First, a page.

“Do you know what hurts so very much? It’s love. Love is the strongest force in the world, and when it is blocked that means pain. There are two things we can do when this happens. We can kill that love so that it stops hurting. But then of course part of us dies, too. Or we can ask God to open up another route for that love to travel.” —Corrie ten Boom, The Hiding Place

Corrie ten Boom endured brutal treatment in a WWII concentration camp. Although her father and a sister died while imprisoned by the Nazis, Corrie’s love lived on, sustained by the God whose love “never ends” (Lamentations 3:22).

As the prophet Jeremiah surveyed the brutal treatment inflicted on his people by Babylon, he felt the sting of his love being blocked (Lamentations 3:9): blocked from friends and family torn from his presence and placed in captivity (Lamentations 1:3); blocked from worshiping God in His temple, destroyed by the Babylonians (Lamentations 2:1,6); blocked from being able to assuage the pain of the starving, crushed remnant of Jerusalem (Lamentations 2:11-12, 3:47-48).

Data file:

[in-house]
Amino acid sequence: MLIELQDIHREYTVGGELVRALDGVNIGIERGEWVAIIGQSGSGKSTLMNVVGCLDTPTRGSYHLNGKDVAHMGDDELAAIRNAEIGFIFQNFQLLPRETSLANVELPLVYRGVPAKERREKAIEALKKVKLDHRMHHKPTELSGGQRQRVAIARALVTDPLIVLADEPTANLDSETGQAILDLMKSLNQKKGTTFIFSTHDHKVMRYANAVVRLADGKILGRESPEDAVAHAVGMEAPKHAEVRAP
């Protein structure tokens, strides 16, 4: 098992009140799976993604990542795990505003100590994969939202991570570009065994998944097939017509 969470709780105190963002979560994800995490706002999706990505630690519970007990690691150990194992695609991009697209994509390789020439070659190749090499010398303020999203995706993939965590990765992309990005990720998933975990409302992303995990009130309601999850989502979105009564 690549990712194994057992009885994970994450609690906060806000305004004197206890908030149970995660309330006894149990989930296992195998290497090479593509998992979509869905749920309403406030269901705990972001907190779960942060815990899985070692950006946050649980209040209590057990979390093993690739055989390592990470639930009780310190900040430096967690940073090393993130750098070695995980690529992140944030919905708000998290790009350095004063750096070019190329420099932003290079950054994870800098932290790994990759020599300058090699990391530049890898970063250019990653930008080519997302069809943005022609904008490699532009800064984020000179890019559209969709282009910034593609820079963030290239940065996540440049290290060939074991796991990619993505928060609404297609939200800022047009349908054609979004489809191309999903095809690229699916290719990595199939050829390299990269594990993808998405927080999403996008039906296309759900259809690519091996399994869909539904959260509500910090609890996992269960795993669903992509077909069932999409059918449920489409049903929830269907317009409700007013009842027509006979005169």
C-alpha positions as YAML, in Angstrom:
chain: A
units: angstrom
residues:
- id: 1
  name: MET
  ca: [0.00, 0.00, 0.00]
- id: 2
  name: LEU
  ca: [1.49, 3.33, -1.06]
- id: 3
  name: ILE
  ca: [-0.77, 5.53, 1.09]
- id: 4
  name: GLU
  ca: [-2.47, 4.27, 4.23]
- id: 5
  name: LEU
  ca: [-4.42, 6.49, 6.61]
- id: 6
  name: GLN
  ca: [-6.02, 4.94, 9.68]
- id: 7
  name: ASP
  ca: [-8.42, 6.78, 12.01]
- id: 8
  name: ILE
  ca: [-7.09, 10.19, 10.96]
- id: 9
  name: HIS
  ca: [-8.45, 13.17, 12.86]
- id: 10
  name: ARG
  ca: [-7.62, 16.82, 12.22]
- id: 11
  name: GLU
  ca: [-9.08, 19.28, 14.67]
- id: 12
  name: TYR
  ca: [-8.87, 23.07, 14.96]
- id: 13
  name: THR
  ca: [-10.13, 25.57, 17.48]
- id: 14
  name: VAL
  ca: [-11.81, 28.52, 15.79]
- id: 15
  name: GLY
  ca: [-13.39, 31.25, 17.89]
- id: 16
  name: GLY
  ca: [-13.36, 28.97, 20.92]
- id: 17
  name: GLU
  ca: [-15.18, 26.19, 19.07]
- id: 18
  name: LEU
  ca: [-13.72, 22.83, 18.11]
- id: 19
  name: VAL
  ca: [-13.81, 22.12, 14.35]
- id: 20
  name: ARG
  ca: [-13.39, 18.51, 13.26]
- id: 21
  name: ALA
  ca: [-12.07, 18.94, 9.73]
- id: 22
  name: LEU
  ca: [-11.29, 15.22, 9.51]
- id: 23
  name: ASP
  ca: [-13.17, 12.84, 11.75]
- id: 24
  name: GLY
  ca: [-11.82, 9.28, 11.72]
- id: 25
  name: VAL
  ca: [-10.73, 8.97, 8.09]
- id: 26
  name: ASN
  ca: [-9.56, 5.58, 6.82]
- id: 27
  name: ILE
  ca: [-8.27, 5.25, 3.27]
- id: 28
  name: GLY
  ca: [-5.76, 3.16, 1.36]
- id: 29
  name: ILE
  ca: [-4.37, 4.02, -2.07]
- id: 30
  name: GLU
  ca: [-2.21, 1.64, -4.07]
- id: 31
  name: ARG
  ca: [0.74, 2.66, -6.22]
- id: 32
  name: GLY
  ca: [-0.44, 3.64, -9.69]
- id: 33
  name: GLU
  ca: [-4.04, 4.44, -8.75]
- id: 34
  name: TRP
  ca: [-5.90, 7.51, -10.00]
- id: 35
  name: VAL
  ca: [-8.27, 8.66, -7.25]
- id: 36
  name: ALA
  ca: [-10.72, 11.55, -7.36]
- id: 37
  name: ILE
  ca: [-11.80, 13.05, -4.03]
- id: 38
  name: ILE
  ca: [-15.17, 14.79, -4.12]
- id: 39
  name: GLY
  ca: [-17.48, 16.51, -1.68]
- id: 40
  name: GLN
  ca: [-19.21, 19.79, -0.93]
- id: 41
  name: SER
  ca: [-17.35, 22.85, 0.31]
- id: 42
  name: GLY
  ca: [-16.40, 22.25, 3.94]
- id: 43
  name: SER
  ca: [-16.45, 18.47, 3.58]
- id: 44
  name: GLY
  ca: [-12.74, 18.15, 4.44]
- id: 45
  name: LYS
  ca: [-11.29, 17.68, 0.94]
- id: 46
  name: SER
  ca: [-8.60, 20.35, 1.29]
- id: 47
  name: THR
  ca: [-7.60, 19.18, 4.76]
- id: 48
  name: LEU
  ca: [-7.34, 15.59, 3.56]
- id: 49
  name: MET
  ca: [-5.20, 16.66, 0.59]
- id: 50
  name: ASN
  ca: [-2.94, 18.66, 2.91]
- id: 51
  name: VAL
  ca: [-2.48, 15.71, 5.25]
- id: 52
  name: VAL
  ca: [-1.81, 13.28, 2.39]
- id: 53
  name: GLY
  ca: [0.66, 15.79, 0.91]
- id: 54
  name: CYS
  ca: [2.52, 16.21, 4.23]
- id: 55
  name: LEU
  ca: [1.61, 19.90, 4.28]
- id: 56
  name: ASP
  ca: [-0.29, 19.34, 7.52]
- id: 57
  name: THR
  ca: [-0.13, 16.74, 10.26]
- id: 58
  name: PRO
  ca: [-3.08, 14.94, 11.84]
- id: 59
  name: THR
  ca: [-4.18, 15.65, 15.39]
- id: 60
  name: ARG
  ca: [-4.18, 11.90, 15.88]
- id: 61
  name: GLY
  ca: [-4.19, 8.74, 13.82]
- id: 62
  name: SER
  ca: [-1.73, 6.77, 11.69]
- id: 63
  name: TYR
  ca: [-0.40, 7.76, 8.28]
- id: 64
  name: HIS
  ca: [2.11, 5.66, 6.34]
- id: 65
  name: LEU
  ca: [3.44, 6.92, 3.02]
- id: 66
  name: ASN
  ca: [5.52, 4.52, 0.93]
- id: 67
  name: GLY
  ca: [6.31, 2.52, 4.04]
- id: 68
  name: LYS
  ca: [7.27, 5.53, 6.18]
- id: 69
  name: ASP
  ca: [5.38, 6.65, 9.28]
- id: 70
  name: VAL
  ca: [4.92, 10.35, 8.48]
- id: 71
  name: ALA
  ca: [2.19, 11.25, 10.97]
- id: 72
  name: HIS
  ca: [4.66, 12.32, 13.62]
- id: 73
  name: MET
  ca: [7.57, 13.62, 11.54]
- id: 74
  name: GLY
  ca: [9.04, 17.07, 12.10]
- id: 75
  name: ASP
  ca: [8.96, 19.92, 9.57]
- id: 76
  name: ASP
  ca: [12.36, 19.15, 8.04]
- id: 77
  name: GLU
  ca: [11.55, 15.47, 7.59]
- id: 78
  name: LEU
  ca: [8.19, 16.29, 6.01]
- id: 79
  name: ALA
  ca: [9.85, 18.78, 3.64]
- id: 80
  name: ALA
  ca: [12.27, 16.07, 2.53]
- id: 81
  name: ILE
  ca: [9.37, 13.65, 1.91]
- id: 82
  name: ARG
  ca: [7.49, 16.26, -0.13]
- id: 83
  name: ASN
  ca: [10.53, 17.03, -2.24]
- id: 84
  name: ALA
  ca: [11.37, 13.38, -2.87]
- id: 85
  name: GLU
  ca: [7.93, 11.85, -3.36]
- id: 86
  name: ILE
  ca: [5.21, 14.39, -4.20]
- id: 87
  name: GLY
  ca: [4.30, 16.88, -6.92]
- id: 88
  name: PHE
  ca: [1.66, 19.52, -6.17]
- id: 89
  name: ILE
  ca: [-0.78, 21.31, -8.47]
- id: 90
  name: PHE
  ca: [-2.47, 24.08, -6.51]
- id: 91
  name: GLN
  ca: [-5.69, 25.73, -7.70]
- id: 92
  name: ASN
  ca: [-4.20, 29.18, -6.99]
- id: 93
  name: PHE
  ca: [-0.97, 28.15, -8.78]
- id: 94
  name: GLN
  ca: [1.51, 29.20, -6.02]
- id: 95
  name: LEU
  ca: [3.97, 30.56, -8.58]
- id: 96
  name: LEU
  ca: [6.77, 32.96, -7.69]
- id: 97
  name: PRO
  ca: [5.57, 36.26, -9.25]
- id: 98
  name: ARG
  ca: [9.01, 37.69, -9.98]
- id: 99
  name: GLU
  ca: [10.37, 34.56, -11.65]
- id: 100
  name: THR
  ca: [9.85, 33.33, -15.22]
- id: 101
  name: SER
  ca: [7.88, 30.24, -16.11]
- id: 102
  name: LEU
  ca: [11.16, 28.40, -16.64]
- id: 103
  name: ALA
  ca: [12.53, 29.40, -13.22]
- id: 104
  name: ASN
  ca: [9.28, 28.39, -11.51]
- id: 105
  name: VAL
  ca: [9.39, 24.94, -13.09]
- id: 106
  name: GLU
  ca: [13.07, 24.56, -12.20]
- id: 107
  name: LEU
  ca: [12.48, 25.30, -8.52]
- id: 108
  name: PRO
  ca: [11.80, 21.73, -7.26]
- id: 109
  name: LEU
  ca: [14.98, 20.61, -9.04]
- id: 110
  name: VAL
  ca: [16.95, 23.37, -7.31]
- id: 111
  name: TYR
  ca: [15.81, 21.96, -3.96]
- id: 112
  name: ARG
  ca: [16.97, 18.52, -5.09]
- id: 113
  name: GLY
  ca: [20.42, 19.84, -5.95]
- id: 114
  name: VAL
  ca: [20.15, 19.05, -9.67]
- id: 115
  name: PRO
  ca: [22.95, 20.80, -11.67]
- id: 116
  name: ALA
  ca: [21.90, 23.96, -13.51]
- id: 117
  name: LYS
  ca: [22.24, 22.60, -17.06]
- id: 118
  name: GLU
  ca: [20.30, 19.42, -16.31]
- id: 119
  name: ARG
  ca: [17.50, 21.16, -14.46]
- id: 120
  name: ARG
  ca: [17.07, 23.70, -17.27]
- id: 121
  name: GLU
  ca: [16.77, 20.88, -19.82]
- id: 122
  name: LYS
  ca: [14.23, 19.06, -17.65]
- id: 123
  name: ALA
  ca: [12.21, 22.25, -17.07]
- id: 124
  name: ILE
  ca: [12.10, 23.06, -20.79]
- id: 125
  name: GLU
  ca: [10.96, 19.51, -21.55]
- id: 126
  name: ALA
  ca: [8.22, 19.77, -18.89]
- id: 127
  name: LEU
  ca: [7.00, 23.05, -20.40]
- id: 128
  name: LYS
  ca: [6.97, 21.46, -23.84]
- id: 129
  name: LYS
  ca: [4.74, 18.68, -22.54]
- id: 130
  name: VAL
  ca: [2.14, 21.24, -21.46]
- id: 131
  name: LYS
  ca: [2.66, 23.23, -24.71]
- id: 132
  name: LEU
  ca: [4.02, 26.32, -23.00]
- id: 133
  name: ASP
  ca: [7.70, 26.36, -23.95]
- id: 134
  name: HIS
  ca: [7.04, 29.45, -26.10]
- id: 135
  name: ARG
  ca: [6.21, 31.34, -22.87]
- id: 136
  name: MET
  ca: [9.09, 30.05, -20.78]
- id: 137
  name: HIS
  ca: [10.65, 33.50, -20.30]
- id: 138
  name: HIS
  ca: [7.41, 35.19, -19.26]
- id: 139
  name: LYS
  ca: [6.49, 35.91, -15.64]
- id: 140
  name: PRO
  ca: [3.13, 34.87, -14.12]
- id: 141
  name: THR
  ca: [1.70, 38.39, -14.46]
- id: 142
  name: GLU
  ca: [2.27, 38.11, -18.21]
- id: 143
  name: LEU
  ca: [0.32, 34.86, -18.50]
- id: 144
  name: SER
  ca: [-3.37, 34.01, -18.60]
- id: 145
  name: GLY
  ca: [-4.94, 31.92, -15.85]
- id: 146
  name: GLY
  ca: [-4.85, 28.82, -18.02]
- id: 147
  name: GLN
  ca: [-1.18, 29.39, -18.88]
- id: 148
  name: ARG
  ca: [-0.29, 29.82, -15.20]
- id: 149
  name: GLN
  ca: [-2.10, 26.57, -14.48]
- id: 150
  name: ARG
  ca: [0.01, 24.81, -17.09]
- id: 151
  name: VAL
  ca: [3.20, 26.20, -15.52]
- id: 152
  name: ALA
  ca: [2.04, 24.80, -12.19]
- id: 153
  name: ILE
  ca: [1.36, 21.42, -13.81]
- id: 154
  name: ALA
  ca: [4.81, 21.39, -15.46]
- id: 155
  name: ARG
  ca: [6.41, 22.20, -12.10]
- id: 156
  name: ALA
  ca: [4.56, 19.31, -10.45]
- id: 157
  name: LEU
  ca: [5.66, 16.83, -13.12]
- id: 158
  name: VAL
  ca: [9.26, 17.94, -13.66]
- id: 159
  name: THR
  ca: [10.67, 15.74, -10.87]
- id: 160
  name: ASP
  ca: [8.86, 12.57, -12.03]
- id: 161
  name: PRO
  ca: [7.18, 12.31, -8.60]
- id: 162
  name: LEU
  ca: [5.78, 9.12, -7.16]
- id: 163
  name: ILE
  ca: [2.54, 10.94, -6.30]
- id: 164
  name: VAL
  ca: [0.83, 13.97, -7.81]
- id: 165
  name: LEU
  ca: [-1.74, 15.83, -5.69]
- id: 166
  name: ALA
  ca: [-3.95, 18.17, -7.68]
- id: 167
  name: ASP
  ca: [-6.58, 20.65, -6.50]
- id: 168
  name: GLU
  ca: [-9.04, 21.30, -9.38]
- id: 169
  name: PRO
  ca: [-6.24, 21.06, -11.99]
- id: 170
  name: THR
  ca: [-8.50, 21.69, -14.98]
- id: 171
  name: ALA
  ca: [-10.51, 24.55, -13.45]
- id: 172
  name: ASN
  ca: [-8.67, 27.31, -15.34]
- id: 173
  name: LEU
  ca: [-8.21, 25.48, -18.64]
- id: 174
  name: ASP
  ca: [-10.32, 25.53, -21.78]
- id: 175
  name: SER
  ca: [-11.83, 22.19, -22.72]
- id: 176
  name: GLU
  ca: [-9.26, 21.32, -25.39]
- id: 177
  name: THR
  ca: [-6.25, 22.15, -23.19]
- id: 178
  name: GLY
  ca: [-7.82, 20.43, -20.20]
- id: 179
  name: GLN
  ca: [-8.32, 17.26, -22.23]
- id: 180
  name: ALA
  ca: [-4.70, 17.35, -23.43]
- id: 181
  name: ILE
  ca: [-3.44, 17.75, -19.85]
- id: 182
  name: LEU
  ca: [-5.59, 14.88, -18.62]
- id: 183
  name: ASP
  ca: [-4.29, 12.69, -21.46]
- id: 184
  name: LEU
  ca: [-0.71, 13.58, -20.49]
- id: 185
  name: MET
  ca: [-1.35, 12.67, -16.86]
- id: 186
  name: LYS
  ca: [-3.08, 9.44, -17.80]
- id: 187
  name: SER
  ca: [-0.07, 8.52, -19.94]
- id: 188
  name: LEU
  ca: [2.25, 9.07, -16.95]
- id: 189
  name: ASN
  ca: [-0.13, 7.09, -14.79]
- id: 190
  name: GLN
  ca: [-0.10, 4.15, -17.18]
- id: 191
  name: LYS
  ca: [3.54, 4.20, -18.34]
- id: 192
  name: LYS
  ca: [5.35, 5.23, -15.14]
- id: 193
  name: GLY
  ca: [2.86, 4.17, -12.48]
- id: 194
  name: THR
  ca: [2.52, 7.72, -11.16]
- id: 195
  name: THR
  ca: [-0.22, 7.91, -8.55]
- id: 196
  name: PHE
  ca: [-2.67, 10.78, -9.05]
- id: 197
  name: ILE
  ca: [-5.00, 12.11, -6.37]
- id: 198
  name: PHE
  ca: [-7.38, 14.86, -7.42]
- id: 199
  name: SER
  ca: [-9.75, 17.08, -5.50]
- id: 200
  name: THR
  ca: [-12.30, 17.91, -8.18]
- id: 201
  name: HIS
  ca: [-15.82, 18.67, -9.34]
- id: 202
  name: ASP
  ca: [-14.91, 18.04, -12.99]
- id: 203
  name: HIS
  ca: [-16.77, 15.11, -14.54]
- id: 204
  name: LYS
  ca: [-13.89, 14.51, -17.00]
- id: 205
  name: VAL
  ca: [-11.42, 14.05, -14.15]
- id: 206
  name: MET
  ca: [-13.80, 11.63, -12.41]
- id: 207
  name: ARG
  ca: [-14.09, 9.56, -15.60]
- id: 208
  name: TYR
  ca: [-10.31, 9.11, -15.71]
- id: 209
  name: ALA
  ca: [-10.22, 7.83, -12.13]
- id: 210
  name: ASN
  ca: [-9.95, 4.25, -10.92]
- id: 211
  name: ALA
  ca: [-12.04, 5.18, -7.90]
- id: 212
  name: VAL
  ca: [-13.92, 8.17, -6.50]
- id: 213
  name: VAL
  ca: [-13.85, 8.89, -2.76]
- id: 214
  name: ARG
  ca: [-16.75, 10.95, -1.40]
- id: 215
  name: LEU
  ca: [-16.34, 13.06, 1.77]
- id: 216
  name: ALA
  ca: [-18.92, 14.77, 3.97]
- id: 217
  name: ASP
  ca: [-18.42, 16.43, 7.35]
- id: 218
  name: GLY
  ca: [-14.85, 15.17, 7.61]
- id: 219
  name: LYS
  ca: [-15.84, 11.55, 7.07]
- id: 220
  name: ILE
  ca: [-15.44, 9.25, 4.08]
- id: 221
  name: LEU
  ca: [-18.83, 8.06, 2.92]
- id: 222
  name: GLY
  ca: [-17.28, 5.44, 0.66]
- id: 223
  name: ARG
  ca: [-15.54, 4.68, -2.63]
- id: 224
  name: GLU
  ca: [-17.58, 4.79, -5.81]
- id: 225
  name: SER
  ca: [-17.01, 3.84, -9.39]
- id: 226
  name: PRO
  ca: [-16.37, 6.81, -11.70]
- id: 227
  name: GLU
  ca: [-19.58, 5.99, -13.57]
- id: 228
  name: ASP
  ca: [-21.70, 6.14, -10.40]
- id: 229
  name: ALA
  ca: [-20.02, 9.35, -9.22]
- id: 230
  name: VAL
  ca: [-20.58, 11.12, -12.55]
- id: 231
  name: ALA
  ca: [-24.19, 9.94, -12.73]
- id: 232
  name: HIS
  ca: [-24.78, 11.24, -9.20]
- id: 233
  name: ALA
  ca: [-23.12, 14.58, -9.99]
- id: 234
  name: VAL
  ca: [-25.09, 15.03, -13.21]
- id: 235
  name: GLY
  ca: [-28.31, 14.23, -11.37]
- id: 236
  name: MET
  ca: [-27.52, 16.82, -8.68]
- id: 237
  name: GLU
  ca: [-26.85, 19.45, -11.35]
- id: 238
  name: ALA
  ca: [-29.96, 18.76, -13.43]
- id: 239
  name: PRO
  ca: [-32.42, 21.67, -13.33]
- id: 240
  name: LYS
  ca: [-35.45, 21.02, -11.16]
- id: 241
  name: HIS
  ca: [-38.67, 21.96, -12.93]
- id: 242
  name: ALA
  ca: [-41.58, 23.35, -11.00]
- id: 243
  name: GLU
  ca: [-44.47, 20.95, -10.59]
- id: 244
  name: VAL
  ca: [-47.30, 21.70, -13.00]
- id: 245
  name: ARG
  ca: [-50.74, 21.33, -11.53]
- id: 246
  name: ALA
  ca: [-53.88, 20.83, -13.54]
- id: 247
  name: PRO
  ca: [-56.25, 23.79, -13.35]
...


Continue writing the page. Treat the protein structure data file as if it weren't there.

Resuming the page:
Perhaps you’re facing the sting of blocked love. The loss of a relationship or a loved one or something you’ve poured your heart into can be devastating. Much like weeping Jeremiah, your pain may feel like it’s more than you can bear. Take heart, just ahead—a little further down the road—a new “route for [your] love to travel” may open up.

In the midst of the carnage and calamity, Jeremiah was able to claim: “The faithful love of the Lord never ends! His mercies never cease” (Lamentations 3:22). The prophet could “hope” in God and call out to Him because of His faithful, merciful character and ways (Lamentations 3:23-24,31,55-57).

Even blocked love can’t deter God’s everlasting love.

NLT 365-day reading plan passage for today: 1 Peter 2:1-25